Independently endorsing Schacht’s views, Professor Carl Brockelmann (1868-1956), the renowned scholar of Semitic languages, and arguably the foremost Orientalist of his generation, made these candid observations about the Sharia’s injunctions pertaining to jihad, and penal law, in 1939 — Islamic Law being “valid” eternally, and all too widely applied in Brockelmann’s era, till now:

The Muslim may show only hostility to infidels when encountered: war against them is a religious duty. Idol-worshippers must always be attacked without more ado, Jews and Christians, however, only after they have ignored a summons made three times, to accept Islam. After defeat the men are to be killed, women and children sold into slavery. Whoever is killed in the Holy War [Jihad] is sure of paradise, as a martyr. In addition, it is permitted to conclude treaties with Jews and Christians, following the example of the Prophet; later on the Parsee Zoroastrians were placed on the same level as these “People of the Book.” But the obligation of the Holy War is merely postponed by such contracts, not annulled.

The penal code of Islam has remained on a rather primitive level and only marks a slight advance over the ancient pagan concepts of law. The murderer is subject to death through blood vengeance; manslaughter through negligence is recompensed by an indemnity to the survivors. Bodily injuries may be atoned for by the culprit according to the principles of lex talionis — but the culprit may also redeem himself by paying damages. Theft is punished by amputation of the right hand, in case of relapse by additional maiming. Adultery is punished by a hundred strokes of the lash; but if an infidel seduces a Muslim woman, he is subject to the death penalty. Blasphemy with respect to God [Allah], the Prophet, and his predecessors is punished by death, as is defection from Islam, if the culprit persists in his disbelief.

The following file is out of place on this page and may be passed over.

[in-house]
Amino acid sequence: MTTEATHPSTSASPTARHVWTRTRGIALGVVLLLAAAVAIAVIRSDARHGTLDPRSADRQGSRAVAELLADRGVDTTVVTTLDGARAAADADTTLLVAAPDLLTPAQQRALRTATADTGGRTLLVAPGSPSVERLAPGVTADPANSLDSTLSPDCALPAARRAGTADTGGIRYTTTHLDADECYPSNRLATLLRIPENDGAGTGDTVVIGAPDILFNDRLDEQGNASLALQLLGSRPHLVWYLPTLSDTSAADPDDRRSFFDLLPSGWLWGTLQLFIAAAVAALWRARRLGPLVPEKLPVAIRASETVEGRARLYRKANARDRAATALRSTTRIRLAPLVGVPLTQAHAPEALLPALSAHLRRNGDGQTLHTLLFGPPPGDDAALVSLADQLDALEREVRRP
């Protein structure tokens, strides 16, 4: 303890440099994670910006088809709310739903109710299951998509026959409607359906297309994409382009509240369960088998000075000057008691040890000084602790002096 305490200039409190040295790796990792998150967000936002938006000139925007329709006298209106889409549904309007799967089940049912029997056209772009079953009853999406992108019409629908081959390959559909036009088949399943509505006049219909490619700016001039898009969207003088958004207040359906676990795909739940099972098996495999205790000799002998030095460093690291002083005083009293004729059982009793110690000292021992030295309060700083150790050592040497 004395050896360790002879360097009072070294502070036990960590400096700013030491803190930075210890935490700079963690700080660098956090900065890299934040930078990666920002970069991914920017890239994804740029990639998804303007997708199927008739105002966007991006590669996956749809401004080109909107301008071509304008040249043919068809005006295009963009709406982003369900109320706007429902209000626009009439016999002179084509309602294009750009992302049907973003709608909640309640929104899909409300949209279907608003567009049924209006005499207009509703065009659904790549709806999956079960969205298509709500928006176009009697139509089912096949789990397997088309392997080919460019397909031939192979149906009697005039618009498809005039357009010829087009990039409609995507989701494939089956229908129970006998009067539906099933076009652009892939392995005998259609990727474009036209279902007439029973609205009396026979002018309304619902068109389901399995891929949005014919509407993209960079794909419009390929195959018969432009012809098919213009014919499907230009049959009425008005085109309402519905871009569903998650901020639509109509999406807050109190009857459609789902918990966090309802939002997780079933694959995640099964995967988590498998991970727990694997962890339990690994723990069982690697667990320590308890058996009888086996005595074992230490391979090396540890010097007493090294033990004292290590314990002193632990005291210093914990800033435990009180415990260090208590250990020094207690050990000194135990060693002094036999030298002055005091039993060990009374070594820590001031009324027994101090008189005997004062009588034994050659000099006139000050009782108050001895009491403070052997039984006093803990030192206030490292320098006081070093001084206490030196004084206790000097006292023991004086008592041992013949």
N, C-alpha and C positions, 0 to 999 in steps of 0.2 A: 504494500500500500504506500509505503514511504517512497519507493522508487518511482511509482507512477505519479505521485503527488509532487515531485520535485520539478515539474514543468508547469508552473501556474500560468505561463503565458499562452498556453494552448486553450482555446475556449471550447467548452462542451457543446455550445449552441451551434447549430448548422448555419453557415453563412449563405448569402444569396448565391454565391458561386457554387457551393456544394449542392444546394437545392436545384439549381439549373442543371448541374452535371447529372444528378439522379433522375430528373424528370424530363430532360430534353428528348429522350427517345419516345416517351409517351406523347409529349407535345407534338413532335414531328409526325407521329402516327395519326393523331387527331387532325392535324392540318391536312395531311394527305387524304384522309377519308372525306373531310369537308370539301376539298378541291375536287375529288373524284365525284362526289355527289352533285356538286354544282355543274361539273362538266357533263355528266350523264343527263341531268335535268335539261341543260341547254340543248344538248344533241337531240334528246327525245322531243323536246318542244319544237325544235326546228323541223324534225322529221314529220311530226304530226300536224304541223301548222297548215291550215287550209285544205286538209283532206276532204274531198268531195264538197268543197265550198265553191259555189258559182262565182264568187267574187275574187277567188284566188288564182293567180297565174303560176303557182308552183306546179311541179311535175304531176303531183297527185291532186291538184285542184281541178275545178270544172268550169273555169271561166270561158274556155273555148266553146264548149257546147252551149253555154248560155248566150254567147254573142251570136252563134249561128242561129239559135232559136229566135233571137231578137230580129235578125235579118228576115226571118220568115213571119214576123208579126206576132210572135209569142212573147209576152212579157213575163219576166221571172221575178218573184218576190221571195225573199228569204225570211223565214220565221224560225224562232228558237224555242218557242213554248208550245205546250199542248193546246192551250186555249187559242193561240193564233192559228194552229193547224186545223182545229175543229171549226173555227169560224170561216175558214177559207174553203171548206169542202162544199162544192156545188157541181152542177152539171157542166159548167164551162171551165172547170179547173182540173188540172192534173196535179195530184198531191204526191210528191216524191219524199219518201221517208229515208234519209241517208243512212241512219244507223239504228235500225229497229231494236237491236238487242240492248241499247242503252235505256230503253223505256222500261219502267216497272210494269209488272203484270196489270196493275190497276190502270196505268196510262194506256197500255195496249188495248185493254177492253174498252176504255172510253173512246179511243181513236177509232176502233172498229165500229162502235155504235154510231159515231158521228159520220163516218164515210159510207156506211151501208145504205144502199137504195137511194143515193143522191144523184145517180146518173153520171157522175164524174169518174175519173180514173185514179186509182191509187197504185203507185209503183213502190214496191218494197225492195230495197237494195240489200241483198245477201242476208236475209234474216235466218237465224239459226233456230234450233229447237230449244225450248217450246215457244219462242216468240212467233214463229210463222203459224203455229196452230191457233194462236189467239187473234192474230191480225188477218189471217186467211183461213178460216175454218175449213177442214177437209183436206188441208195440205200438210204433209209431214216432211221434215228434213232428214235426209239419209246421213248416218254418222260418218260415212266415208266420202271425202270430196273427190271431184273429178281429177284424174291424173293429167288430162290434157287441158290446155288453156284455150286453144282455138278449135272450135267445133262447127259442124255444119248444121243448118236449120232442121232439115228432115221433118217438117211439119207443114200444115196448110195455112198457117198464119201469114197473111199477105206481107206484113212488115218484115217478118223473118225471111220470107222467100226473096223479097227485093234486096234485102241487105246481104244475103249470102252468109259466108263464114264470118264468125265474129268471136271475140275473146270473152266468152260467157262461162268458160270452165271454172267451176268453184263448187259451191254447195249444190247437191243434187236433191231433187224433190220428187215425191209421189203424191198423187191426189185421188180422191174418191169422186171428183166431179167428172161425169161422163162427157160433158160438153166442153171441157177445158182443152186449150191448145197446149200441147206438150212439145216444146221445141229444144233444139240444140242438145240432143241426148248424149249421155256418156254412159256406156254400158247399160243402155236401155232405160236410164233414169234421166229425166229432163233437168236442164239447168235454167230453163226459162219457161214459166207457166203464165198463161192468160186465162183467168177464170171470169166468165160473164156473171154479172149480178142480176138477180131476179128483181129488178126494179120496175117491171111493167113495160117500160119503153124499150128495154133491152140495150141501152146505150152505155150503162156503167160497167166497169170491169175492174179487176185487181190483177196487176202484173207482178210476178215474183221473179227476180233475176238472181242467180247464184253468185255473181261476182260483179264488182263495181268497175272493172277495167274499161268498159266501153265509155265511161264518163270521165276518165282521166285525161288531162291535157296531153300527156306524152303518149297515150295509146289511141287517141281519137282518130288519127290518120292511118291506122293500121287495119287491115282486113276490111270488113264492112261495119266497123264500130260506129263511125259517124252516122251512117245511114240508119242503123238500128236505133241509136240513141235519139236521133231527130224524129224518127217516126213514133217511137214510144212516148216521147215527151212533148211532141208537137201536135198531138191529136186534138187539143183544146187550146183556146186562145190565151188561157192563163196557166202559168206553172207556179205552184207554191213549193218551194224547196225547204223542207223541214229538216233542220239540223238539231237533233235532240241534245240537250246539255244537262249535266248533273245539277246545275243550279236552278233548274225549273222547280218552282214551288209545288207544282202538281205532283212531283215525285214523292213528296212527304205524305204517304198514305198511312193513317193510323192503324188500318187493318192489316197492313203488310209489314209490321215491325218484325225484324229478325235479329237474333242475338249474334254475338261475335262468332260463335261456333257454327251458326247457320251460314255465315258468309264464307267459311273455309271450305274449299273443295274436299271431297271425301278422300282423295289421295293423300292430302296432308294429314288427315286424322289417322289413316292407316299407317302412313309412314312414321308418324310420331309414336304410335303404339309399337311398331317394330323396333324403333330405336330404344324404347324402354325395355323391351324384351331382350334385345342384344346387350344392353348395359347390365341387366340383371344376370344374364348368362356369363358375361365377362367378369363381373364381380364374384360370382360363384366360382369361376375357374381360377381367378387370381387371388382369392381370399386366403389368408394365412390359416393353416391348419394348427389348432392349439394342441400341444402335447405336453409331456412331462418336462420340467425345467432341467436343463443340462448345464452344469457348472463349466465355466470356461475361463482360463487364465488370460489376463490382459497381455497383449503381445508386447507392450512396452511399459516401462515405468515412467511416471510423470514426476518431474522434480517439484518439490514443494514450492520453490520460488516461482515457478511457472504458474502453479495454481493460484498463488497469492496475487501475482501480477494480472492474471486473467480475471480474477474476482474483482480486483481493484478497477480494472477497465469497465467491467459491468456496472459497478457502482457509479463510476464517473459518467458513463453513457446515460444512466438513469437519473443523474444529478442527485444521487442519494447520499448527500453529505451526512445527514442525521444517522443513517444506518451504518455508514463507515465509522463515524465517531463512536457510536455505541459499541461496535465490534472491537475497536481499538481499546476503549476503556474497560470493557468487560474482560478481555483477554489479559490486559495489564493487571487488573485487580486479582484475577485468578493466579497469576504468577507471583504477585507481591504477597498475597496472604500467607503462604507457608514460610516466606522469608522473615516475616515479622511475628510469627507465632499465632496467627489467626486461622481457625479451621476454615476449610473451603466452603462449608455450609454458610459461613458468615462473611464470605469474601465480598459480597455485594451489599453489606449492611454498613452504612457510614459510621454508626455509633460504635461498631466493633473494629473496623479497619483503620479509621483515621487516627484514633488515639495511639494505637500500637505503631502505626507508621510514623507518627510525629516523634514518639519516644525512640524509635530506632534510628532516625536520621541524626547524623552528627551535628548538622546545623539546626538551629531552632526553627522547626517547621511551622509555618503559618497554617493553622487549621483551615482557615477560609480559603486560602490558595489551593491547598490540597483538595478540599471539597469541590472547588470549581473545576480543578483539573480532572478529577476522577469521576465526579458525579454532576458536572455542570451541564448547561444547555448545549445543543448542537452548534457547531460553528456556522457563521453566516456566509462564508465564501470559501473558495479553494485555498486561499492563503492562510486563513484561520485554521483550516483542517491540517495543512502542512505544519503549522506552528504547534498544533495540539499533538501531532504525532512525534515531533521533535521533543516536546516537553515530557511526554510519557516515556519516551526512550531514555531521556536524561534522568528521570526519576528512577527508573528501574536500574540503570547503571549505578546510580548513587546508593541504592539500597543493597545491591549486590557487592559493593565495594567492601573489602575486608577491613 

Another important mid-20th century scholar of Islamic Law, G.H. Bousquet (d. 1978), explained how Islam’s unique institution of jihad war, and its eternal quest to impose the Sharia on all of humanity, represented a “dual” totalitarianism. Writing in 1950, Bousquet further warned that these ancient Muslim doctrines remained vibrant, and relevant to the modern era:

Islam first came before the world as a doubly totalitarian system. It claimed to impose itself on the whole world and it claimed also, by the divinely appointed Muhammadan law, by the principles of fiqh, to regulate down to the smallest details the whole life of the Islamic community and of every individual believer … Viewed from this angle, the study of Muhammadan Law (dry and forbidding though it may appear to be to those who confine themselves to the indispensable study of the fiqh), is of great importance to the world of today.

Two prominent, enduring trends have reinforced this doctrinal, Sharia-based totalitarianism.